The oldest part of Valle Piola is in the shape of a horseshoe and in later times additional houses were built nearby. A lightwell placed in one of the city's walls once provided greatly appreciated illumination to open areas below. What is left of this structure now stands in ruins for the most part covered by rocky soil and other debris. It is said the damage resulted from the rupture of an underground well structure. Also located in the center part of the village are two porticoes through which passes the main street of the town. On one portico is a keystone which once likely boasted a sculpture in the form a human face. Its disappearance is likely the result of scavengers looking for valued architectural relics of more prosperous times. Between two porticoes is an open and expansive piazza.
A mill once stood next to the bridge built on the road of Valle Piola, Via della Fauna. The economy was strongly connected to the timber industry with Valle Piola known both for charcoal manufacture which was carried to Teramo via mules, as well as the manufacture of lumber for construction. A small quarry yielded limestone which was then baked so it could be used to produce cement products.
Suburb Case Menghini (Menghini Family Homes)
This location consists of a small cluster of interconnected homes belonging to several owners. In past years the wealthy Menghini family occupied what was then one large structure. Attesting to its significance are the presence of protected niches that could be used by armed guardsmen to protect the dwelling from brigand attacks. Several grand reception rooms contain very large fireplaces. Adjoining buildings are smaller in dimension and contain sleeping and other living quarters.
I gafii (wooden balconies)
Two of the structures in Valle Piola have attached to them a wooden balcony known as a gafio. One is the house of the Menghini family located on the town outskirts. A second is found in the old town center. This second house once served as a stable and was recently restored by two individuals from Torricella Sicura, the carpenter Offredo Polidori, and his son Mario.
The gafio balconies serve as vestiges of Valle Piola's ancient connections with northern Lombardic peoples. The term gafio ("lu gafie" in the local Abruzzese dialect) comes from the Lombardic word "waifa", meaning "space which is non private." These covered wooden balconies constituted precisely such areas. A close examination of the gafio balconies speaks to the highly developed craftsmanship of the Abruzzese and Lombardic tradesmen while working with wooden materials. The gafio balconies are unique in that they are able to support the weight of floorboards, one or more human occupants and, in the cold winter months, snow on the protective covering above. It is difficult to imagine how any material besides wood could be better suited to the construction of these protruding dwelling structures.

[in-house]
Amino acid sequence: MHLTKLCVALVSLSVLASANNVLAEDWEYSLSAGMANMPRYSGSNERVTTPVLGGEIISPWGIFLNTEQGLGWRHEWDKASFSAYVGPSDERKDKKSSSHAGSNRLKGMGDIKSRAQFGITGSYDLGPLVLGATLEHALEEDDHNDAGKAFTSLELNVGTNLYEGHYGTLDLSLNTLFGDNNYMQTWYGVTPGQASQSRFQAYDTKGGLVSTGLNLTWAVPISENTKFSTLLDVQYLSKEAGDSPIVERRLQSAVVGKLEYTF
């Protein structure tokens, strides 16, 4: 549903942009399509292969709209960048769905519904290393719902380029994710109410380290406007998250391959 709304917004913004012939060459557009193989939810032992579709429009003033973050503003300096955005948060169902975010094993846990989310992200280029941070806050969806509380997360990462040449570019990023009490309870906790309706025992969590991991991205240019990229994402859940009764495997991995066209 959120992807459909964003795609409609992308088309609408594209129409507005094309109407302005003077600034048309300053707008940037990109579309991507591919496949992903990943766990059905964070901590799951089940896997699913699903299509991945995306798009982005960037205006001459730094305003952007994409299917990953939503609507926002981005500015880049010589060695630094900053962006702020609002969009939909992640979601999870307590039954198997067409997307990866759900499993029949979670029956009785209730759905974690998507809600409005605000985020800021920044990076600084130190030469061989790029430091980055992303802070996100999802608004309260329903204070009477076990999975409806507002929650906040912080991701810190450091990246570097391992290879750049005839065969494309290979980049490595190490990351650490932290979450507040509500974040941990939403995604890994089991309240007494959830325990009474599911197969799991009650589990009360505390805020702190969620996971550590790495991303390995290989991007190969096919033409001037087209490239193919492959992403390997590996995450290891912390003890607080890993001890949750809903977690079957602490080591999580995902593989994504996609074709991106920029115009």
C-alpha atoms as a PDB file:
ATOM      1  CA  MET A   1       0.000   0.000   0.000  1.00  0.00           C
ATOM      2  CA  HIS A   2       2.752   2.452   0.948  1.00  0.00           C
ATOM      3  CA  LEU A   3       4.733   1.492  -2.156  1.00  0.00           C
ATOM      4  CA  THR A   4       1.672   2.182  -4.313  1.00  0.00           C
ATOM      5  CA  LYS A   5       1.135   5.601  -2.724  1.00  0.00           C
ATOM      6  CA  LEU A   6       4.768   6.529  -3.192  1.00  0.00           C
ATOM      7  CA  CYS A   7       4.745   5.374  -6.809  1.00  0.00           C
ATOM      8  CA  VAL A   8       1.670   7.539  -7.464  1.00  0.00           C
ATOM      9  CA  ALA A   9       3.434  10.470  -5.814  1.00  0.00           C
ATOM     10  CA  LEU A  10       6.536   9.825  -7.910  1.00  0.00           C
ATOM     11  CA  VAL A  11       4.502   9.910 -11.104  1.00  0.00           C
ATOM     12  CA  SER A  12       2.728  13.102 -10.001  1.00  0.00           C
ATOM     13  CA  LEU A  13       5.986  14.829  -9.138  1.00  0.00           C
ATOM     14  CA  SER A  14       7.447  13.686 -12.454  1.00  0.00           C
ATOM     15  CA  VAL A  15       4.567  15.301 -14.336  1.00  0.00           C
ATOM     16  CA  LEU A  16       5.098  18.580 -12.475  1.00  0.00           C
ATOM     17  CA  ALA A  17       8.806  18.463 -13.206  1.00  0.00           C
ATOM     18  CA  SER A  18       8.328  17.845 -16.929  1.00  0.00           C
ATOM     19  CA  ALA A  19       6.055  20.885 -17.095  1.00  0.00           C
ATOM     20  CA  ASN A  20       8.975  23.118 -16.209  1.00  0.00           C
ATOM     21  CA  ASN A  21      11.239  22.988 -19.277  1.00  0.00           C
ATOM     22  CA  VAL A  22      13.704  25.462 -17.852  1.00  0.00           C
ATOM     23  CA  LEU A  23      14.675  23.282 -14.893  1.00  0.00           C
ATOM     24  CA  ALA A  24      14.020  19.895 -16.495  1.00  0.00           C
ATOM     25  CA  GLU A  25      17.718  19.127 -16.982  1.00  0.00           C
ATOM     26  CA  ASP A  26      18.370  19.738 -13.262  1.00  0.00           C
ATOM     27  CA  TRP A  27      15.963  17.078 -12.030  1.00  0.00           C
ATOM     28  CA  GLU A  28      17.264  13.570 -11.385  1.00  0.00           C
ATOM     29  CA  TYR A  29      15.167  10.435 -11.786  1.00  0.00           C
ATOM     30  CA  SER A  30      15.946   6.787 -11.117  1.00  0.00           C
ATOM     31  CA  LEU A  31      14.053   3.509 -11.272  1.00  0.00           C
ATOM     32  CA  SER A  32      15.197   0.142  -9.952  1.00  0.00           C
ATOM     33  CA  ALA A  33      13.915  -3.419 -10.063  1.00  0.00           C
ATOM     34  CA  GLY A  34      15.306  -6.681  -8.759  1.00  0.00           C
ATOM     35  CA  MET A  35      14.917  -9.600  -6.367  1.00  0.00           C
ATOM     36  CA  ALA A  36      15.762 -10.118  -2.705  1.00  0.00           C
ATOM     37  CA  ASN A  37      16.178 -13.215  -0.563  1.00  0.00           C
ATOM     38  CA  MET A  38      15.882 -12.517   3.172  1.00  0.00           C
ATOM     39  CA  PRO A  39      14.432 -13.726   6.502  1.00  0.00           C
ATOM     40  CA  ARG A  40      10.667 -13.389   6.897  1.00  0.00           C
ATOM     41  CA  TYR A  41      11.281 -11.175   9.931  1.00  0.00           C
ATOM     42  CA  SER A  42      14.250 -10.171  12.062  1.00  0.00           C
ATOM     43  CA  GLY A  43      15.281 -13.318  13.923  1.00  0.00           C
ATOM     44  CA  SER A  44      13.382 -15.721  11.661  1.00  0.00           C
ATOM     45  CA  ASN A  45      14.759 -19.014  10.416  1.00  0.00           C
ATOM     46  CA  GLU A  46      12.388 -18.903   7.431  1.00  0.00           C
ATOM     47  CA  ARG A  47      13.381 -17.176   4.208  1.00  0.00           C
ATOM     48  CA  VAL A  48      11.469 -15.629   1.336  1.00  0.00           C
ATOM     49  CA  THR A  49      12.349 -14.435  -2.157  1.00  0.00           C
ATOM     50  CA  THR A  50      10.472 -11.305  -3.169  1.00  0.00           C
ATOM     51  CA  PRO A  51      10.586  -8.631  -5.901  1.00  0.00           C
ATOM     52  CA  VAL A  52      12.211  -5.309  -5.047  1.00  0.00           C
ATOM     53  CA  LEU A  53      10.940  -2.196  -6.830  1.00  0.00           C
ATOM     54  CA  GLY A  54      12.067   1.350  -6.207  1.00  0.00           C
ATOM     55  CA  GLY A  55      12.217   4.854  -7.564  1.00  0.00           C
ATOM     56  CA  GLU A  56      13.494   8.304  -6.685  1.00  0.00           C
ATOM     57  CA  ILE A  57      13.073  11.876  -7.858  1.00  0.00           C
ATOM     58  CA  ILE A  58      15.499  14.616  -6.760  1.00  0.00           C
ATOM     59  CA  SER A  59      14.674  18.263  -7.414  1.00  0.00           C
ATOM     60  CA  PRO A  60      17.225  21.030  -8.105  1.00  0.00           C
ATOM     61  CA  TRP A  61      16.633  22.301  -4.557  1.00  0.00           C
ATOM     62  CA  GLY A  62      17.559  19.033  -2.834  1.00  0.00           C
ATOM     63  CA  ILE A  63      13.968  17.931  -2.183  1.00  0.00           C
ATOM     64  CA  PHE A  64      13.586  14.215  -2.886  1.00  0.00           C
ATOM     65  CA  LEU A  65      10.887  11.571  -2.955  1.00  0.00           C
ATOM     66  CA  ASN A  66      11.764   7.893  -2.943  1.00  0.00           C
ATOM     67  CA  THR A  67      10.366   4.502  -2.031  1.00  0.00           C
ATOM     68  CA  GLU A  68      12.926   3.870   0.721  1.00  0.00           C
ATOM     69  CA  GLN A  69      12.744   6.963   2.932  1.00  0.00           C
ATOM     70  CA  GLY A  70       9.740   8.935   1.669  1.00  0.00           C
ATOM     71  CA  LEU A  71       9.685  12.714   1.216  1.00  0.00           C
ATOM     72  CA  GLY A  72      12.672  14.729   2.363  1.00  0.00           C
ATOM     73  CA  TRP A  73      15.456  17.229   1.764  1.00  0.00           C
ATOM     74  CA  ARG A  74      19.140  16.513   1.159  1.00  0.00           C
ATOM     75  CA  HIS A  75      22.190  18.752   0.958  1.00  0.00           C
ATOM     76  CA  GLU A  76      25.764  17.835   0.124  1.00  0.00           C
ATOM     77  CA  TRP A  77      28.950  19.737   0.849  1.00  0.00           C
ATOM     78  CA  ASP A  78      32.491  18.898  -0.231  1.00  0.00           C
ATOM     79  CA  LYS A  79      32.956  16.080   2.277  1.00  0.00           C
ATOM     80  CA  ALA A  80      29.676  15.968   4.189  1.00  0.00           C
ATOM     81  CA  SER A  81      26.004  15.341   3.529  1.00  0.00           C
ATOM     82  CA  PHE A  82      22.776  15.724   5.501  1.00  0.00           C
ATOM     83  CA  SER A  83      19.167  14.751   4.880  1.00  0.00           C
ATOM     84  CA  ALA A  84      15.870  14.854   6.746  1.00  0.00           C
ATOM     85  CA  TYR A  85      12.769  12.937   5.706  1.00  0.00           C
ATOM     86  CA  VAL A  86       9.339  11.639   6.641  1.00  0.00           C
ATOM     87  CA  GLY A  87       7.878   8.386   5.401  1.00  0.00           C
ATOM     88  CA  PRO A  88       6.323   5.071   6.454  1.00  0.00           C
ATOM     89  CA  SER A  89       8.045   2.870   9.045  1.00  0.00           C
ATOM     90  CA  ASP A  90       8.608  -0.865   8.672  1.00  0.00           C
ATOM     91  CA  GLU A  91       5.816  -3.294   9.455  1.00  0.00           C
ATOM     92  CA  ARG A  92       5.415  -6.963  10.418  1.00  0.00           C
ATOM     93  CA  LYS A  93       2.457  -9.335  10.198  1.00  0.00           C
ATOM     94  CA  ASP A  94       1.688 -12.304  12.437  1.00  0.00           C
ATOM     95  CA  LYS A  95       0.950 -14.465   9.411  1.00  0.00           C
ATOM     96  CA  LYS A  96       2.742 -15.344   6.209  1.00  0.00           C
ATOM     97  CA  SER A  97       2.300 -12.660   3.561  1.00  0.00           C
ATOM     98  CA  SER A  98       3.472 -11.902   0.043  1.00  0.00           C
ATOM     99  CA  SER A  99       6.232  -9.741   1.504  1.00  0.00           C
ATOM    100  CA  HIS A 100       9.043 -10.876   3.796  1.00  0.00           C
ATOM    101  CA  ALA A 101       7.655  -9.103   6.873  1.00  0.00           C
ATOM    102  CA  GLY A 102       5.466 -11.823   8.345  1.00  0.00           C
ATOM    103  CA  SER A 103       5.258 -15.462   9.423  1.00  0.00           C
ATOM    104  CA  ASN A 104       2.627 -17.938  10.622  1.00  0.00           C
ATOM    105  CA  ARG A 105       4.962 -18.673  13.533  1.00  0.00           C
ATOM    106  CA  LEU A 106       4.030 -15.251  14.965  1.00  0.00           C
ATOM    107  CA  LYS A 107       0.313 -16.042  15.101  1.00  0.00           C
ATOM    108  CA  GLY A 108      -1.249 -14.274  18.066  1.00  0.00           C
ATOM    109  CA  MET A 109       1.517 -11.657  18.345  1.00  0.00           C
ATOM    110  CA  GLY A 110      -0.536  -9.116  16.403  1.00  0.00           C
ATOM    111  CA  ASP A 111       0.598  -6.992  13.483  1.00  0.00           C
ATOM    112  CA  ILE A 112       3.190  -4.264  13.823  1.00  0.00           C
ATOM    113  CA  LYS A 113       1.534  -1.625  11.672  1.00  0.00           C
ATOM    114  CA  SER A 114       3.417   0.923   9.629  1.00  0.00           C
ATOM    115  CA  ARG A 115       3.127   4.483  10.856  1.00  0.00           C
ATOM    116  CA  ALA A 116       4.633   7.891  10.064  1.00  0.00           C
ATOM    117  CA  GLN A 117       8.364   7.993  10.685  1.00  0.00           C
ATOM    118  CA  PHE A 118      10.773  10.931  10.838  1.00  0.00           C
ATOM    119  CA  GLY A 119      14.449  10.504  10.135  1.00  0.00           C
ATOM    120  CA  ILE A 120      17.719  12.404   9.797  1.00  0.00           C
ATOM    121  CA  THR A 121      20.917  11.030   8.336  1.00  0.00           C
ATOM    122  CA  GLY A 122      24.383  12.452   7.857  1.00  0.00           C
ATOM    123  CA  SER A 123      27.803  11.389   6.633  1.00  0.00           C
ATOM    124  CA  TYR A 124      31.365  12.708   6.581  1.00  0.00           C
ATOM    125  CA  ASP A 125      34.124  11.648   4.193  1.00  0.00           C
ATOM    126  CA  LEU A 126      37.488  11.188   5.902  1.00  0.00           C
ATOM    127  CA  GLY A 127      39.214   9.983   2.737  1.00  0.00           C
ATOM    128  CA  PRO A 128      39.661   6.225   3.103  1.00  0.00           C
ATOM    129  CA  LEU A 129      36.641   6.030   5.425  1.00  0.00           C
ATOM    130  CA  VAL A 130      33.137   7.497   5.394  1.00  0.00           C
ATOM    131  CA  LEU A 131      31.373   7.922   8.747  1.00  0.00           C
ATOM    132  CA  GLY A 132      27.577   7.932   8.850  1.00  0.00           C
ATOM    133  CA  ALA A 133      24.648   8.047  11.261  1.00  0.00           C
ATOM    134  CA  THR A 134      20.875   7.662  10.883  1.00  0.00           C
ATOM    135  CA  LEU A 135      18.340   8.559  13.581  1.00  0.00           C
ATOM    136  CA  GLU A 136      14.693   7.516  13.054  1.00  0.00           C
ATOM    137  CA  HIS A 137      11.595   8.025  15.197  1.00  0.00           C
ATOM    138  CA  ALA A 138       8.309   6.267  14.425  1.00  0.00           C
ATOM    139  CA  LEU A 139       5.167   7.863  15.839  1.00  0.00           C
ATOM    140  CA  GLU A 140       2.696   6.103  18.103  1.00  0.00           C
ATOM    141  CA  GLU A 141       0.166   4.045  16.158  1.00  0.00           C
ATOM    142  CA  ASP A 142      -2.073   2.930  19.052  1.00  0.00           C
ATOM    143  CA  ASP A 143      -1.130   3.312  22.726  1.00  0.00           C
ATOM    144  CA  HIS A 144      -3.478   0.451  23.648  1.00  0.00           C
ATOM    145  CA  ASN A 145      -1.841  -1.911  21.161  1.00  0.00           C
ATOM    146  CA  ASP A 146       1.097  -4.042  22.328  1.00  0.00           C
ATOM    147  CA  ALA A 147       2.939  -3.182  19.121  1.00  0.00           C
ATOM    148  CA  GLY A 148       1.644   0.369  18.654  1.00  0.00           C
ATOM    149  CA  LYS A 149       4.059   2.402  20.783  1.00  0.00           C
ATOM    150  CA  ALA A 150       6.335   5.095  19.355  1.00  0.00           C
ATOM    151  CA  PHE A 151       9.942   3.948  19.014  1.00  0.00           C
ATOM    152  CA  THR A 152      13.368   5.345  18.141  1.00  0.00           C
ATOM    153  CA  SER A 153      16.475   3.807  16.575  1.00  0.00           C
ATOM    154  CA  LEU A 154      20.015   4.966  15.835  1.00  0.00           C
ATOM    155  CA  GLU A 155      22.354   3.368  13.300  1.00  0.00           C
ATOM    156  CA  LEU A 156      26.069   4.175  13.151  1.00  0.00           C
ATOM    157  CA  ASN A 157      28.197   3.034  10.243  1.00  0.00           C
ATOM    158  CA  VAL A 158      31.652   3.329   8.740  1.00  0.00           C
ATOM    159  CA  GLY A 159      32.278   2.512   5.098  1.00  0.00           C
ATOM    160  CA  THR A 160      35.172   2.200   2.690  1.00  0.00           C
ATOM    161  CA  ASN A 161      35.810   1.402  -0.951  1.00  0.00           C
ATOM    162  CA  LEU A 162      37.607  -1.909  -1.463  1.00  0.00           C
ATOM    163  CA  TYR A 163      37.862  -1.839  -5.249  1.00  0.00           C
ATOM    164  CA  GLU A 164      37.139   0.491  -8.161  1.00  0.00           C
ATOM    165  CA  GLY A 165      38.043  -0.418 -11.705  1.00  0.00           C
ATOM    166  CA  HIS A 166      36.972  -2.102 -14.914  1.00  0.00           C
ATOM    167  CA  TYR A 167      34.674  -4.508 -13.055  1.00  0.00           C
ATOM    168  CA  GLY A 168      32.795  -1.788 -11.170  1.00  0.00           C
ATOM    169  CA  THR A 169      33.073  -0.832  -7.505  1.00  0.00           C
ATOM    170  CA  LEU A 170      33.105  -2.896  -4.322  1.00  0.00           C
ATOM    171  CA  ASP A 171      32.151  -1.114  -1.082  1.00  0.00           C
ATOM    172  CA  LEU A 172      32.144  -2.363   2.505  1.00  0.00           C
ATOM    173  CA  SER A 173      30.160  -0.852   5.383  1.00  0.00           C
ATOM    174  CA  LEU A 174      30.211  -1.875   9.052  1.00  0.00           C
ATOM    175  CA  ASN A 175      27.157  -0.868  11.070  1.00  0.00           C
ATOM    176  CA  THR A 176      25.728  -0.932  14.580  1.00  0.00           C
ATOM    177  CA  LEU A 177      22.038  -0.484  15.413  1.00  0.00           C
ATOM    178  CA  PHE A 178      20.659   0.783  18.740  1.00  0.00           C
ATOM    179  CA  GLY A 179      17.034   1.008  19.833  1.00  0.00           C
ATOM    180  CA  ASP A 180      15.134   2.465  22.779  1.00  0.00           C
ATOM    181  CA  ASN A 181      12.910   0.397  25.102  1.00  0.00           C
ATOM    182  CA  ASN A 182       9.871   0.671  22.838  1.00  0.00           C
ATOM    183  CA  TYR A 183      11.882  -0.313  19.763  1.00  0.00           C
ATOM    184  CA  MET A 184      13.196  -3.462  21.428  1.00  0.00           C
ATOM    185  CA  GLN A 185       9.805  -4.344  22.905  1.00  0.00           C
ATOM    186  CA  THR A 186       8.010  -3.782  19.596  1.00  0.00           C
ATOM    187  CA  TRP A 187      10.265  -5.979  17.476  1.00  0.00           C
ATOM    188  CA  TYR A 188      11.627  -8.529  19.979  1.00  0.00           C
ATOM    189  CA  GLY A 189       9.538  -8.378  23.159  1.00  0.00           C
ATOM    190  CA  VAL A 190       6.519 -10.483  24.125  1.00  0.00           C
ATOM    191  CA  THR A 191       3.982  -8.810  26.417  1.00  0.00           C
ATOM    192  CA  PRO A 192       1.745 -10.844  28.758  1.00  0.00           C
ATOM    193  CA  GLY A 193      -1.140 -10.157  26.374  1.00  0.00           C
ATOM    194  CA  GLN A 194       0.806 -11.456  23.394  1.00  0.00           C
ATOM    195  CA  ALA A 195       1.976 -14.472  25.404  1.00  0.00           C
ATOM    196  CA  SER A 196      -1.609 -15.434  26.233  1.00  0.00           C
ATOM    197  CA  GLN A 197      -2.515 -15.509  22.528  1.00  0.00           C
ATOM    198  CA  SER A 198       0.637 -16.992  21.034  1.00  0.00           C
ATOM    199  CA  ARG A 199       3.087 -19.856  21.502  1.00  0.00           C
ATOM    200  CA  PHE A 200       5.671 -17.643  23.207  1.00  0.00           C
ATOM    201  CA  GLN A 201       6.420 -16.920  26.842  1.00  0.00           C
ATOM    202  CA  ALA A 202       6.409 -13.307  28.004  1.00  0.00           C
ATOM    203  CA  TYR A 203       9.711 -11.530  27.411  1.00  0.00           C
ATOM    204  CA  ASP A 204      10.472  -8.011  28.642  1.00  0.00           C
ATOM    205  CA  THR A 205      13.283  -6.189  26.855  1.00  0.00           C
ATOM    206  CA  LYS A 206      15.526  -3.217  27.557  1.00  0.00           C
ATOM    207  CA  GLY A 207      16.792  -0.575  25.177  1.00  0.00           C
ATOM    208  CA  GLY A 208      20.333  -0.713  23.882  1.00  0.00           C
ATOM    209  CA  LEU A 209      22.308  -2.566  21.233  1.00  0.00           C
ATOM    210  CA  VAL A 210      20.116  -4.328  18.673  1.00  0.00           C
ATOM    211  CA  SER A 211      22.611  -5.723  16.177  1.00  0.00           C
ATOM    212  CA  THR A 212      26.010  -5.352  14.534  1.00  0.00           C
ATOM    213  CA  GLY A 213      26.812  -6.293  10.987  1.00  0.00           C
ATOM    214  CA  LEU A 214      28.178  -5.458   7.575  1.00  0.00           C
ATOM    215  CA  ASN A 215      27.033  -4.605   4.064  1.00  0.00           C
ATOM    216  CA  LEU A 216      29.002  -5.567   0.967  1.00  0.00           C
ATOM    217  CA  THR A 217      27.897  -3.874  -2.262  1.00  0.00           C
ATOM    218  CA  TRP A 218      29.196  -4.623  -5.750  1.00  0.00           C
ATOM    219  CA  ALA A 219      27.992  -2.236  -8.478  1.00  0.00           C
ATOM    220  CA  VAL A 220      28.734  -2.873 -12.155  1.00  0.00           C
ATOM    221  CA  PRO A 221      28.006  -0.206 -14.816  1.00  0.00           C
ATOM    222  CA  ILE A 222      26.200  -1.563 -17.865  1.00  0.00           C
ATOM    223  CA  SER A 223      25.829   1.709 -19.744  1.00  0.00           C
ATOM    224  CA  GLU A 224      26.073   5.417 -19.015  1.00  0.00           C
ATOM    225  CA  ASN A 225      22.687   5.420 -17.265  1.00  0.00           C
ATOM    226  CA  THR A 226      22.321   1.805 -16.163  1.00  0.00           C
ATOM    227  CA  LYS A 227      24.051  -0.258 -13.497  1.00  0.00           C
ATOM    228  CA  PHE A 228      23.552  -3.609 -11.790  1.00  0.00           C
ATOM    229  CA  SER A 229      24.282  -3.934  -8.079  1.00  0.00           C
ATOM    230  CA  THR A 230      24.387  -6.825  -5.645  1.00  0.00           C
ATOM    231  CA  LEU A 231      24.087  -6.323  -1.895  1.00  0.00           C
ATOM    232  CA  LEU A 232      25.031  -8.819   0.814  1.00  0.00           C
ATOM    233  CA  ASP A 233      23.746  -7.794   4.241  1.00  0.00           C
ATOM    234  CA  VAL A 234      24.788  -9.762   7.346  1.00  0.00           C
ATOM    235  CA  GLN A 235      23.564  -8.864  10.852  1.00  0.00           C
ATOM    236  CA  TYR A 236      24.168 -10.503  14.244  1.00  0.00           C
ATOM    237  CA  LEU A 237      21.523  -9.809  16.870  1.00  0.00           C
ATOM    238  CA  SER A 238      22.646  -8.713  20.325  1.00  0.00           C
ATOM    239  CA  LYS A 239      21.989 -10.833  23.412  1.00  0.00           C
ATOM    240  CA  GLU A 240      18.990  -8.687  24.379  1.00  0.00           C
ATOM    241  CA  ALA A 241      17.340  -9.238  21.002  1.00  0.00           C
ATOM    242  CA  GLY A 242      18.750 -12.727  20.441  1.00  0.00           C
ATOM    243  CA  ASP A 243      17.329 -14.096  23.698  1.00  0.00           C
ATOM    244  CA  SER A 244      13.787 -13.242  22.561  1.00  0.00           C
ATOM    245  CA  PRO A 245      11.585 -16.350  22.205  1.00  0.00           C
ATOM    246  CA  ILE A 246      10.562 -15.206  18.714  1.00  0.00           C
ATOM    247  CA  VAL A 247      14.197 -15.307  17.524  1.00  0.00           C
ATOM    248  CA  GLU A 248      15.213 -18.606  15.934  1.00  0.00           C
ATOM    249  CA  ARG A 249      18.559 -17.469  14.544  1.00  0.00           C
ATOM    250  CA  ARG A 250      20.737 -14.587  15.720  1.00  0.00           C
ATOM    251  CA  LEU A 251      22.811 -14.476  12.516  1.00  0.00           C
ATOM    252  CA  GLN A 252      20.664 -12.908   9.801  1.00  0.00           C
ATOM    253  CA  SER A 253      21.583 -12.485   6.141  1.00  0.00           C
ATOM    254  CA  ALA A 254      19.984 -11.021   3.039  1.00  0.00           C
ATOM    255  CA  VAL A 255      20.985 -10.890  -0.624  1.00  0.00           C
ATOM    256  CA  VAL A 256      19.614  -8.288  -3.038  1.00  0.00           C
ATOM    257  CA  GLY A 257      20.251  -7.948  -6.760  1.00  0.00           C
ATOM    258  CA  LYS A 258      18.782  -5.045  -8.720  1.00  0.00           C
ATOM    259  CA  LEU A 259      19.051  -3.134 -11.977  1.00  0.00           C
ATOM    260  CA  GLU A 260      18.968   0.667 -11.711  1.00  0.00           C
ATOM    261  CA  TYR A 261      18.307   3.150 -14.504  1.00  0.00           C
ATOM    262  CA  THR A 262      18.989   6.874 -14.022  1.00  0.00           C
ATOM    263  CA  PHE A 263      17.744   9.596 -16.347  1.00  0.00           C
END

Records show that Valle Piola has always had but one street, Via della Fauna, which leads to the nearby village of Poggio Valle. Smaller paths, including a mule trail, have connected Valle Piola with Acquaratola (a hike of approximately 40 minutes by foot), the town cemetery, and Case Menghini. In the past, a carriageway provided a shortcut from Case Menghini to the Valle Piola cemetery. Frequently, heavy mountain rains made Via della Fauna impassable. In the 1950s a rudimentary bridge was constructed over the Rio de Valle thereby, largely eliminating the effects of this bothersome natural event.
Owing to the presence of one of the few available water fountains, Valle Piola's early development centered around Case Menghini and the village cemetery. The design and installation of an aqueduct carrying mountain spring water brought several changes. Two fountains were constructed, one at Case Menghini and the second in front of the church in Valle Piola. From this point onward Case Menghini lost population and Valle Piola increased in importance.